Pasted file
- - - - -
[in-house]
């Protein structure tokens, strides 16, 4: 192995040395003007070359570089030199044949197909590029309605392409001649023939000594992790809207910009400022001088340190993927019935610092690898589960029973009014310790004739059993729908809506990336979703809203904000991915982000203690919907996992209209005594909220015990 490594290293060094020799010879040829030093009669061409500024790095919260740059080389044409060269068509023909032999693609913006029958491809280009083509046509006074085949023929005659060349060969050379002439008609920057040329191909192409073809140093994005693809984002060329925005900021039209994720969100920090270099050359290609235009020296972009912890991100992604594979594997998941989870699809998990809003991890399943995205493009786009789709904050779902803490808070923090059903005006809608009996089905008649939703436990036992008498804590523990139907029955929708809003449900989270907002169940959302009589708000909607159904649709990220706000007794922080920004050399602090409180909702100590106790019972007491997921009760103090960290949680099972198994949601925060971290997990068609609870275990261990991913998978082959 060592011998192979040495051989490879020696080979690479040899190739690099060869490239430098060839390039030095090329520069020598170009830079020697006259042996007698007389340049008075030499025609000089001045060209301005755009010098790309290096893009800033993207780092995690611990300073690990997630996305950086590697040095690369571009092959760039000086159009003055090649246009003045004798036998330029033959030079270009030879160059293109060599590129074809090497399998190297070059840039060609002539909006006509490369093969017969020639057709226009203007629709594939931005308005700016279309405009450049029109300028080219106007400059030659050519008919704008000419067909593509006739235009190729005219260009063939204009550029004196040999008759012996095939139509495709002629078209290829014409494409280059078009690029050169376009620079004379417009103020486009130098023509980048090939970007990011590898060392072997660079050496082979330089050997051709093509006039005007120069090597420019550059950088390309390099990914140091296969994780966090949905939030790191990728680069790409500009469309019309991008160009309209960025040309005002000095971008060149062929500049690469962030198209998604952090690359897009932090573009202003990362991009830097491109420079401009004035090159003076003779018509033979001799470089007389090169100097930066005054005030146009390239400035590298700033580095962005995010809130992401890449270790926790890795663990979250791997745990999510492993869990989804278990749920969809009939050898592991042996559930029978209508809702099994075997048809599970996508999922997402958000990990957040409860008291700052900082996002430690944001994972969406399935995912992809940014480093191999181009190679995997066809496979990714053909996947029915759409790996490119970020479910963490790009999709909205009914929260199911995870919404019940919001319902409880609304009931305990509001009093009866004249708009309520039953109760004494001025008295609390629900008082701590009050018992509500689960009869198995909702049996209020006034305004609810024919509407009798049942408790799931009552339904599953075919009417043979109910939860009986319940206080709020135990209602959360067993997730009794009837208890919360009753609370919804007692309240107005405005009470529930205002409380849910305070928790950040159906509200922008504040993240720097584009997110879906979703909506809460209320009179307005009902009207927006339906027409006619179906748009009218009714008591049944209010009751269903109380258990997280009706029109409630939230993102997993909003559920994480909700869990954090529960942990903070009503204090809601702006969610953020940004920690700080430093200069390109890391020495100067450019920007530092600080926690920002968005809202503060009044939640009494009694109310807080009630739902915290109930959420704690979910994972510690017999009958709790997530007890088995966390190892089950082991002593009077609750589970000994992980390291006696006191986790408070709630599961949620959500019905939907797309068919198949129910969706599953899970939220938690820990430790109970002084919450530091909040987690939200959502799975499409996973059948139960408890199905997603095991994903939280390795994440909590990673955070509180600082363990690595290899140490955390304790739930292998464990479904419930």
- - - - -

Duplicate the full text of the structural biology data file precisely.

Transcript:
[in-house]
């Protein structure tokens, strides 16, 4: 192995040395003007070359570089030199044949197909590029309605392409001649023939000594992790809207910009400022001088340190993927019935610092690898589960029973009014310790004739059993729908809506990336979703809203904000991915982000203690919907996992209209005594909220015990 490594290293060094020799010879040829030093009669061409500024790095919260740059080389044409060269068509023909032999693609913006029958491809280009083509046509006074085949023929005659060349060969050379002439008609920057040329191909192409073809140093994005693809984002060329925005900021039209994720969100920090270099050359290609235009020296972009912890991100992604594979594997998941989870699809998990809003991890399943995205493009786009789709904050779902803490808070923090059903005006809608009996089905008649939703436990036992008498804590523990139907029955929708809003449900989270907002169940959302009589708000909607159904649709990220706000007794922080920004050399602090409180909702100590106790019972007491997921009760103090960290949680099972198994949601925060971290997990068609609870275990261990991913998978082959 060592011998192979040495051989490879020696080979690479040899190739690099060869490239430098060839390039030095090329520069020598170009830079020697006259042996007698007389340049008075030499025609000089001045060209301005755009010098790309290096893009800033993207780092995690611990300073690990997630996305950086590697040095690369571009092959760039000086159009003055090649246009003045004798036998330029033959030079270009030879160059293109060599590129074809090497399998190297070059840039060609002539909006006509490369093969017969020639057709226009203007629709594939931005308005700016279309405009450049029109300028080219106007400059030659050519008919704008000419067909593509006739235009190729005219260009063939204009550029004196040999008759012996095939139509495709002629078209290829014409494409280059078009690029050169376009620079004379417009103020486009130098023509980048090939970007990011590898060392072997660079050496082979330089050997051709093509006039005007120069090597420019550059950088390309390099990914140091296969994780966090949905939030790191990728680069790409500009469309019309991008160009309209960025040309005002000095971008060149062929500049690469962030198209998604952090690359897009932090573009202003990362991009830097491109420079401009004035090159003076003779018509033979001799470089007389090169100097930066005054005030146009390239400035590298700033580095962005995010809130992401890449270790926790890795663990979250791997745990999510492993869990989804278990749920969809009939050898592991042996559930029978209508809702099994075997048809599970996508999922997402958000990990957040409860008291700052900082996002430690944001994972969406399935995912992809940014480093191999181009190679995997066809496979990714053909996947029915759409790996490119970020479910963490790009999709909205009914929260199911995870919404019940919001319902409880609304009931305990509001009093009866004249708009309520039953109760004494001025008295609390629900008082701590009050018992509500689960009869198995909702049996209020006034305004609810024919509407009798049942408790799931009552339904599953075919009417043979109910939860009986319940206080709020135990209602959360067993997730009794009837208890919360009753609370919804007692309240107005405005009470529930205002409380849910305070928790950040159906509200922008504040993240720097584009997110879906979703909506809460209320009179307005009902009207927006339906027409006619179906748009009218009714008591049944209010009751269903109380258990997280009706029109409630939230993102997993909003559920994480909700869990954090529960942990903070009503204090809601702006969610953020940004920690700080430093200069390109890391020495100067450019920007530092600080926690920002968005809202503060009044939640009494009694109310807080009630739902915290109930959420704690979910994972510690017999009958709790997530007890088995966390190892089950082991002593009077609750589970000994992980390291006696006191986790408070709630599961949620959500019905939907797309068919198949129910969706599953899970939220938690820990430790109970002084919450530091909040987690939200959502799975499409996973059948139960408890199905997603095991994903939280390795994440909590990673955070509180600082363990690595290899140490955390304790739930292998464990479904419930």